Scientists from the Institute of Microbiology of the Chinese Academy of Sciences have uncovered the dual-functionality of M. tuberculosis protein kinase G, providing a potential target for tuberculosis treatment.
According to the World Health Organization, about 10 million people in the world fell ill with tuberculosis (TB) in 2019. TB is a chronic and deadly infectious disease caused by rod-shaped bacteria called Mycobacterium tuberculosis (Mtb). This pesky pathogen engages many proteins that helps it manipulate the host immune response, contributing to its success as one of the leading causes of death in the world.
Previously, Dr Liu Cuihua’s group at the Institute of Microbiology of the Chinese Academy of Sciences demonstrated that a particular protein called protein kinase G promotes protein degradation of host substrates by acting as an unusual ubiquitinating enzyme, that is, marking other proteins with a smaller protein that flags it up for destruction. By destroying the host proteins, bacterial protein kinase G can suppress the host innate immune response, thereby causing disease and survival of Mtb during bacterial infection.
Building on their investigation into Mtb-host interactions, Dr Liu’s group revealed another important mechanism by which Mtb protein kinase G interferes with the host innate immunity.
They found that protein kinase G disrupts different stages of the autophagy flux, which refers to the whole process of autophagy from formation to breakdown and release of macromolecules back into the cytosol. Through its distinct regions or kinase activity, protein kinase G can block the process of autophagy (or the breakdown of cellular proteins and organelles) and enhance the survival of the Mtb bacteria.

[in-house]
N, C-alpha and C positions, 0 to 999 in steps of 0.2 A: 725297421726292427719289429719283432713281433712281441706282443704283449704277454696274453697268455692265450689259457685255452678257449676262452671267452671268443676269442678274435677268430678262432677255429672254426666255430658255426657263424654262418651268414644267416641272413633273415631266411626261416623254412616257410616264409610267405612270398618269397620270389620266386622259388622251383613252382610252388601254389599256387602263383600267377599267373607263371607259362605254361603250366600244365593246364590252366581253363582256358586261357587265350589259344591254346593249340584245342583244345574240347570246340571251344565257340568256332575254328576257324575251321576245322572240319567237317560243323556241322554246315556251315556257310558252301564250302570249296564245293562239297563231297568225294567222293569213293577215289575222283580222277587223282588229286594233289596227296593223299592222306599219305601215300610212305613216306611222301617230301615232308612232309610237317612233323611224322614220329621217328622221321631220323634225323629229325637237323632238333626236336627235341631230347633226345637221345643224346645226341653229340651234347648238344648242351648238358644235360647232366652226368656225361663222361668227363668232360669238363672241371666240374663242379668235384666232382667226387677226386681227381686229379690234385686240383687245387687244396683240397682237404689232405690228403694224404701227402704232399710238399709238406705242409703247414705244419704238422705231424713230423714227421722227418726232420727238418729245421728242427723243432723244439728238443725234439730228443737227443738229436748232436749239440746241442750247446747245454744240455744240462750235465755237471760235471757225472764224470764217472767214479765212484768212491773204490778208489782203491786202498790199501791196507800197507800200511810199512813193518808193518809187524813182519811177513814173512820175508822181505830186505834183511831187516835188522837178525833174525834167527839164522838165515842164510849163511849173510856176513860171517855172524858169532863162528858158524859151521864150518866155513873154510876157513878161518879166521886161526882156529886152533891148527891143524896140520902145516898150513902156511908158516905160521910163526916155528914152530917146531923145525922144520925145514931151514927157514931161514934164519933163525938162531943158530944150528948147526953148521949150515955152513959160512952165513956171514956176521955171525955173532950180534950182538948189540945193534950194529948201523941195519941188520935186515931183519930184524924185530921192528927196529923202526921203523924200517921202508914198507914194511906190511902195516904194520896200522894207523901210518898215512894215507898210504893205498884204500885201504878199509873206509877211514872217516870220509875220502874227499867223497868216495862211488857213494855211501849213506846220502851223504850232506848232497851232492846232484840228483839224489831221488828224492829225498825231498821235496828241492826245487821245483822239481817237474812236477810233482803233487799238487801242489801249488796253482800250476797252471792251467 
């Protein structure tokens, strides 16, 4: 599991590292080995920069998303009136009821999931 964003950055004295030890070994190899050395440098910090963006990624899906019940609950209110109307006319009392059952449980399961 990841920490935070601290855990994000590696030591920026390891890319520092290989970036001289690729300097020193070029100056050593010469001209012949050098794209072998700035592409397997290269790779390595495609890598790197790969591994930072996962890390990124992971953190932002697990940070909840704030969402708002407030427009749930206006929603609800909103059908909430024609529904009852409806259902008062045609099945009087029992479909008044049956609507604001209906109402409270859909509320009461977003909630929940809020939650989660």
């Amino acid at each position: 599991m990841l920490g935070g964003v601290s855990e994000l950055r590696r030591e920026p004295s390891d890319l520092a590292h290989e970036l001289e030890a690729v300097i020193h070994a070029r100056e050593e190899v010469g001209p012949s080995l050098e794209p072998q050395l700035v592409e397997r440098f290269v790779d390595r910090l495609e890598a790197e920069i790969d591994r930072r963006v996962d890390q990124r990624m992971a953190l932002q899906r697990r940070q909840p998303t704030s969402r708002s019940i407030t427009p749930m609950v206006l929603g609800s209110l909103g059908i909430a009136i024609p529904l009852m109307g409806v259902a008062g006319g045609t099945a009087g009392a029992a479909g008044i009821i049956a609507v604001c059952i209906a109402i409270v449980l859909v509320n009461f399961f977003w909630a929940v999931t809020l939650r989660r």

By exploiting its C-terminal region to interact with a domain of human AKT protein, the bacterial protein kinase G promotes the initiation of autophagy. However, protein kinase G also binds to another protein RAB14 through a different domain and phosphorylates a substrate AS160 to suppress GTPase-activating protein (GAP) activity. Together, this prevents the maturation of Mtb-containing vesicles, thereby further promoting the survival of the tuberculosis bacteria.
Dr Liu’s work reveals a dual-functional bacterial protein that tightly regulates the host autophagy process to improve bacterial survival. From this, we can derive potential treatment strategies for TB by looking at promoting protein kinase G interaction with AKT to induce autophagy while targeting the kinase activity with AS160 and GAP to release the blockade effect. [APBN]
Source: Ge, et al. (2021). M. tuberculosis PknG manipulates host autophagy flux to promote pathogen intracellular survival. Autophagy.